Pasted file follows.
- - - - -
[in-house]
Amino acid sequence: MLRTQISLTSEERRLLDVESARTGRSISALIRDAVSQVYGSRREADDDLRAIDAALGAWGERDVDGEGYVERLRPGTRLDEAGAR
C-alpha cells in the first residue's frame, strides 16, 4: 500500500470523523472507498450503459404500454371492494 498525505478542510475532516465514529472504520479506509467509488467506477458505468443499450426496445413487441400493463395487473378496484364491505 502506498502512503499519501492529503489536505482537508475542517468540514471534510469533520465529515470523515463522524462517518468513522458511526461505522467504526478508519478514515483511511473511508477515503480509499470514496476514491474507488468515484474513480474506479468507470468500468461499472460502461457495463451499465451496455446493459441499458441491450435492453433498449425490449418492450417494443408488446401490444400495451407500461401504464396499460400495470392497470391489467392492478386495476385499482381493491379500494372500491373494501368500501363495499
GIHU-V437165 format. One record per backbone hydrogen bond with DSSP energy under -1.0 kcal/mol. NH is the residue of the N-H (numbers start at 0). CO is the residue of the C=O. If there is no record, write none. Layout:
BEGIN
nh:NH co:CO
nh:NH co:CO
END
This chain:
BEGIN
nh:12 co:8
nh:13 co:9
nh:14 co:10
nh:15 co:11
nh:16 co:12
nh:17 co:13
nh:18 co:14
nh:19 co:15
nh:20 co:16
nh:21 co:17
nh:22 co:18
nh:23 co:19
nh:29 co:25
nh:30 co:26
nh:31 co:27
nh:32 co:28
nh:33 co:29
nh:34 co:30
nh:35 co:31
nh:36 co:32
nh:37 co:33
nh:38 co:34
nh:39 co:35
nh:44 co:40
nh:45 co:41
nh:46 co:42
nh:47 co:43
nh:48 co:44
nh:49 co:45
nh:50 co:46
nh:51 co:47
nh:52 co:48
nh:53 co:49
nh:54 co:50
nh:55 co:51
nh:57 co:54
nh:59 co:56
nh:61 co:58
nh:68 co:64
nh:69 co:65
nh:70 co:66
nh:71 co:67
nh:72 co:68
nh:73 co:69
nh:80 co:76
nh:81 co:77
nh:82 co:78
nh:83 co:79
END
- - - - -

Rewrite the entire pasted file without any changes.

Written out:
[in-house]
Amino acid sequence: MLRTQISLTSEERRLLDVESARTGRSISALIRDAVSQVYGSRREADDDLRAIDAALGAWGERDVDGEGYVERLRPGTRLDEAGAR
C-alpha cells in the first residue's frame, strides 16, 4: 500500500470523523472507498450503459404500454371492494 498525505478542510475532516465514529472504520479506509467509488467506477458505468443499450426496445413487441400493463395487473378496484364491505 502506498502512503499519501492529503489536505482537508475542517468540514471534510469533520465529515470523515463522524462517518468513522458511526461505522467504526478508519478514515483511511473511508477515503480509499470514496476514491474507488468515484474513480474506479468507470468500468461499472460502461457495463451499465451496455446493459441499458441491450435492453433498449425490449418492450417494443408488446401490444400495451407500461401504464396499460400495470392497470391489467392492478386495476385499482381493491379500494372500491373494501368500501363495499
GIHU-V437165 format. One record per backbone hydrogen bond with DSSP energy under -1.0 kcal/mol. NH is the residue of the N-H (numbers start at 0). CO is the residue of the C=O. If there is no record, write none. Layout:
BEGIN
nh:NH co:CO
nh:NH co:CO
END
This chain:
BEGIN
nh:12 co:8
nh:13 co:9
nh:14 co:10
nh:15 co:11
nh:16 co:12
nh:17 co:13
nh:18 co:14
nh:19 co:15
nh:20 co:16
nh:21 co:17
nh:22 co:18
nh:23 co:19
nh:29 co:25
nh:30 co:26
nh:31 co:27
nh:32 co:28
nh:33 co:29
nh:34 co:30
nh:35 co:31
nh:36 co:32
nh:37 co:33
nh:38 co:34
nh:39 co:35
nh:44 co:40
nh:45 co:41
nh:46 co:42
nh:47 co:43
nh:48 co:44
nh:49 co:45
nh:50 co:46
nh:51 co:47
nh:52 co:48
nh:53 co:49
nh:54 co:50
nh:55 co:51
nh:57 co:54
nh:59 co:56
nh:61 co:58
nh:68 co:64
nh:69 co:65
nh:70 co:66
nh:71 co:67
nh:72 co:68
nh:73 co:69
nh:80 co:76
nh:81 co:77
nh:82 co:78
nh:83 co:79
END